You are here
NEWARK, Del. -- The Produce Marketing Association (PMA) here is vigorously challenging information presented yesterday by NBC nutritionist Joy Bauer on the 'Today' show.
The segment, titled, "Organic food: Is it worth the extra money?" suggests that some conventionally grown fresh produce items are unsafe because of pesticide residues.
"PMA works aggressively to challenge misleading and incorrect public statements that call into question the safety and wholesomeness of produce, such as was presented in this program," said PMA president Bryan Silbermann. "The program suggests that there are fruits and vegetables that consumers should always buy organic because their conventionally grown counterparts tend to be laden with pesticides. In reality, pesticides are subjected to hundreds of tests before they are approved for use. When the government sets residue tolerances, it builds in a safety buffer of at least 100-fold."
Additionally, the program stipulated which fruits and vegetables consumers "must" purchase in organic versions, which fruits and vegetables they should consider so buying, and which ones don't need to be organically grown.
"This story pops up more often than Elvis on the street corner, and it's just as false," noted Kathy Means, PMA's v.p. of government relations. "All fresh produce on retail shelves and restaurant plates is safe to eat, thanks to strong food safety programs from industry and oversight from government. That's true for conventionally produced fruits and vegetables as well as organic produce. The implications about imported produce were equally wrong. Imports must meet the same standards U.S. products meet. That's the law. It's irresponsible to scare consumers away from produce. We all need to be eating more produce, not less, especially with the obesity epidemic, particularly among children."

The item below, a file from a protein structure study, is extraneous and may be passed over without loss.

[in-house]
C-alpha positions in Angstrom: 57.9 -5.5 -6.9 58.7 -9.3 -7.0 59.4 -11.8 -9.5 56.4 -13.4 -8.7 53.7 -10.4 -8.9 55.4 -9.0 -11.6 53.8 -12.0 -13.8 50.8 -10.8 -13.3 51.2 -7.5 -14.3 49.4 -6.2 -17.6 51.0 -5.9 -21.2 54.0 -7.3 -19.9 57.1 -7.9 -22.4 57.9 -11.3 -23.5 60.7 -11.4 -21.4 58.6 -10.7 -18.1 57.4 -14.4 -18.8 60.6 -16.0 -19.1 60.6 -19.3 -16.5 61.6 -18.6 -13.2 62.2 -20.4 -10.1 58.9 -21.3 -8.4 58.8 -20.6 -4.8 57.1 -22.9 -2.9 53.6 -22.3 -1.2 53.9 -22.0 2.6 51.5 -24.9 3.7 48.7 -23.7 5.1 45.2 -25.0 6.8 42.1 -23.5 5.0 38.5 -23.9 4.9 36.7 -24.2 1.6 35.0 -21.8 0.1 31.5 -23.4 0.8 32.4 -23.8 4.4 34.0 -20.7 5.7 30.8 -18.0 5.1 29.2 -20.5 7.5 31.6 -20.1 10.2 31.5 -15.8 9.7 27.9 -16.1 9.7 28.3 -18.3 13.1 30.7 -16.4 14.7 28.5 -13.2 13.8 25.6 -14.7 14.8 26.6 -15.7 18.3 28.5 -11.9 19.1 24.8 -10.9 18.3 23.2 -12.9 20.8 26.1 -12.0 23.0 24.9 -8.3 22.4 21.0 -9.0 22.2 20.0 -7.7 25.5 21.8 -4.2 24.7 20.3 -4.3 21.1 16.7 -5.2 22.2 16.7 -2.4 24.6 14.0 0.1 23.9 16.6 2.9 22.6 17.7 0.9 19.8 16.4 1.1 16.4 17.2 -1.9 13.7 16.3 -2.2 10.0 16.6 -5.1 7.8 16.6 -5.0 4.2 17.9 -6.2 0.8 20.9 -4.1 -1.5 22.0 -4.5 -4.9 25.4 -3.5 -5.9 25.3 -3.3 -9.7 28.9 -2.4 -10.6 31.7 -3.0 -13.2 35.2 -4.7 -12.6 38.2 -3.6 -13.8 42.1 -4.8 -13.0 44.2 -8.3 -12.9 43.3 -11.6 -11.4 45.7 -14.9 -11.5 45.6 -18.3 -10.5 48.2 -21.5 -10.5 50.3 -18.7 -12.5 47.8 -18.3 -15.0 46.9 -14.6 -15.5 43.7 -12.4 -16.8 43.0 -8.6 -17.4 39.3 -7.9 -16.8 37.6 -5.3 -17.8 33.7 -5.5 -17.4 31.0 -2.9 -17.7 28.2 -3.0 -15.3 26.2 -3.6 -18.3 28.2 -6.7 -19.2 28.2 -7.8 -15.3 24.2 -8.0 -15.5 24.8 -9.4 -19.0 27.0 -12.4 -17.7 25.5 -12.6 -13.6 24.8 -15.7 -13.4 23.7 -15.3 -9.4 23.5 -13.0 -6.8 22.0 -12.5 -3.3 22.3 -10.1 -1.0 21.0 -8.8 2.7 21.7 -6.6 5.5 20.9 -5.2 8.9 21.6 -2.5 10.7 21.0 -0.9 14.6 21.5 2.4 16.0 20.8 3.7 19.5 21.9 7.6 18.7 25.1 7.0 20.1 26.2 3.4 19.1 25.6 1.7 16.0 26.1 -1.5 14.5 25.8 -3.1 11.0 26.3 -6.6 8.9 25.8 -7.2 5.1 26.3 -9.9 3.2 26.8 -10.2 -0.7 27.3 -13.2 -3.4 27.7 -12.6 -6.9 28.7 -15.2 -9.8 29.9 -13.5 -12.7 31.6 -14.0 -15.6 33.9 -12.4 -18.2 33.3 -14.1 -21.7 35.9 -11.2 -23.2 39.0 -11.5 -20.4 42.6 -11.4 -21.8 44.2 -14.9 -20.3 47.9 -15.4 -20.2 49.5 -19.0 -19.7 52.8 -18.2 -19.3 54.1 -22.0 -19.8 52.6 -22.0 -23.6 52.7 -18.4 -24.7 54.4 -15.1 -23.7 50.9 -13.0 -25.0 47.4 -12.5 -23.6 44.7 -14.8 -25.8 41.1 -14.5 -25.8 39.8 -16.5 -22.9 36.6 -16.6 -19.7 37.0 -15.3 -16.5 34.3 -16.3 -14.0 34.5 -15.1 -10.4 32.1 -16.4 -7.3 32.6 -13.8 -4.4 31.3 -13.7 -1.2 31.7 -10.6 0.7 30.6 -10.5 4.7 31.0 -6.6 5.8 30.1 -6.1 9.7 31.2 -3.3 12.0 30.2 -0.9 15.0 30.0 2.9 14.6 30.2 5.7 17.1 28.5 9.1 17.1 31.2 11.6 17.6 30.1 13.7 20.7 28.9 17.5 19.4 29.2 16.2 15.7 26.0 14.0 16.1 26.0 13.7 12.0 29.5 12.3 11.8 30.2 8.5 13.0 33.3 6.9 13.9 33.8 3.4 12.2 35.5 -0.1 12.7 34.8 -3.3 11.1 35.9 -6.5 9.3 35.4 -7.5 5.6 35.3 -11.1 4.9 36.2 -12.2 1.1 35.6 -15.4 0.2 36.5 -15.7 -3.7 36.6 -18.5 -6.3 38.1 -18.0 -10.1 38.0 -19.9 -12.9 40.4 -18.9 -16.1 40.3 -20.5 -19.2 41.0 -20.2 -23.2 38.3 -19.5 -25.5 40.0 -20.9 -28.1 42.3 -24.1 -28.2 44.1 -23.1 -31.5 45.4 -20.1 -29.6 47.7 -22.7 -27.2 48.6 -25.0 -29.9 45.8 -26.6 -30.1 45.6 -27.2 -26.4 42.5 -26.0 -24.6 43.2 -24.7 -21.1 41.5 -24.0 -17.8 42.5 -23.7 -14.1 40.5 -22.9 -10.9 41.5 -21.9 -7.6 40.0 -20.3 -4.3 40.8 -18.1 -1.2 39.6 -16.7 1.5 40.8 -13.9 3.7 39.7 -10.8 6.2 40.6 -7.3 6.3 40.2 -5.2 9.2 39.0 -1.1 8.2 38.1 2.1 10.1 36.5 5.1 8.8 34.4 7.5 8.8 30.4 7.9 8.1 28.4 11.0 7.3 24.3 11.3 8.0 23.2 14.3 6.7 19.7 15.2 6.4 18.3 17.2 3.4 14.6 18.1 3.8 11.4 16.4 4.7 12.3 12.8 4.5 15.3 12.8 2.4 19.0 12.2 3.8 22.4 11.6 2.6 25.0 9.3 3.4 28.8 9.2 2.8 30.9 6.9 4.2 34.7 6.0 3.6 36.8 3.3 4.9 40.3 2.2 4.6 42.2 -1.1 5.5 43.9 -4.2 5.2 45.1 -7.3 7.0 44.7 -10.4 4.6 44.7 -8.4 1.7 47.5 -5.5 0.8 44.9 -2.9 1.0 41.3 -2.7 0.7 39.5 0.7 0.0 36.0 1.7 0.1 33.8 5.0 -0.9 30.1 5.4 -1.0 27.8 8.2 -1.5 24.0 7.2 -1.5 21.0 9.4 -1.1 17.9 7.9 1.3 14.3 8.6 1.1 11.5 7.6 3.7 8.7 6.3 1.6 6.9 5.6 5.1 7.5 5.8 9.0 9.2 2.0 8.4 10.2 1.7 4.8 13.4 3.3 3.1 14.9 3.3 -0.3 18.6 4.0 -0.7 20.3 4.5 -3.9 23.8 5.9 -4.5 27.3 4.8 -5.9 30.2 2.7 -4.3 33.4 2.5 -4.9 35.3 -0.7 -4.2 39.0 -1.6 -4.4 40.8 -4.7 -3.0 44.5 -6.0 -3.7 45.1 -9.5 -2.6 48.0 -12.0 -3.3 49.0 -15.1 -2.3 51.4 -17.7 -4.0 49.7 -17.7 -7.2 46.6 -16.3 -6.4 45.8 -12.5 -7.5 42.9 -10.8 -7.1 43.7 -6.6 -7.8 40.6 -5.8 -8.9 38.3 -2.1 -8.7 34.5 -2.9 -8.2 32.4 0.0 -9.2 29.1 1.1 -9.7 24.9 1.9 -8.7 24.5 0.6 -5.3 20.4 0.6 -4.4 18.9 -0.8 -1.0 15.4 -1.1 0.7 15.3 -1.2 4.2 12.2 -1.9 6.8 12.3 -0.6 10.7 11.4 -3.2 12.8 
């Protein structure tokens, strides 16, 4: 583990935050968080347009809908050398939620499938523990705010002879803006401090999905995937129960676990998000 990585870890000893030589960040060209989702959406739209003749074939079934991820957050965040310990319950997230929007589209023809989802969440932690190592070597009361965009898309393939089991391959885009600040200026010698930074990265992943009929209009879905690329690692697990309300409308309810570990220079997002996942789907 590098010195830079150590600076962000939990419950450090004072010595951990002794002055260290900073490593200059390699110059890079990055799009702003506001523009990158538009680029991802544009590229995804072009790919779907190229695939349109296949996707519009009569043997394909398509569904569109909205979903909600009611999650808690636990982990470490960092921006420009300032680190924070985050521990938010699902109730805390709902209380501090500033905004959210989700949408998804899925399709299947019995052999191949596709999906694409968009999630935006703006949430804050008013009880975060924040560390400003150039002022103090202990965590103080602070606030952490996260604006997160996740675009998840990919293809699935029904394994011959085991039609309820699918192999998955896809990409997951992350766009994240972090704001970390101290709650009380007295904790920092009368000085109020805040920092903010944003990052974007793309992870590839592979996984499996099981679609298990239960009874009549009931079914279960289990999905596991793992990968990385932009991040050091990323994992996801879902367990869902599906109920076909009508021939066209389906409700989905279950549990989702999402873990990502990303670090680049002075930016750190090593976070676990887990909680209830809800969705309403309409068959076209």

Added Means: "The nutritionist on the 'Today' show was simply repeating a tired report from a consumer group that's not really helping consumers. Calling responsible, legal use of pesticides 'contamination' is ridiculous. Any residues on produce are so infinitesimal that reputable health authorities have concluded that they are beneath any realistic threshold of harm. Those who argue that consumers are at risk from the minuscule pesticide residues on fresh fruits and vegetables are ignoring the facts and are doing consumers a grave disservice."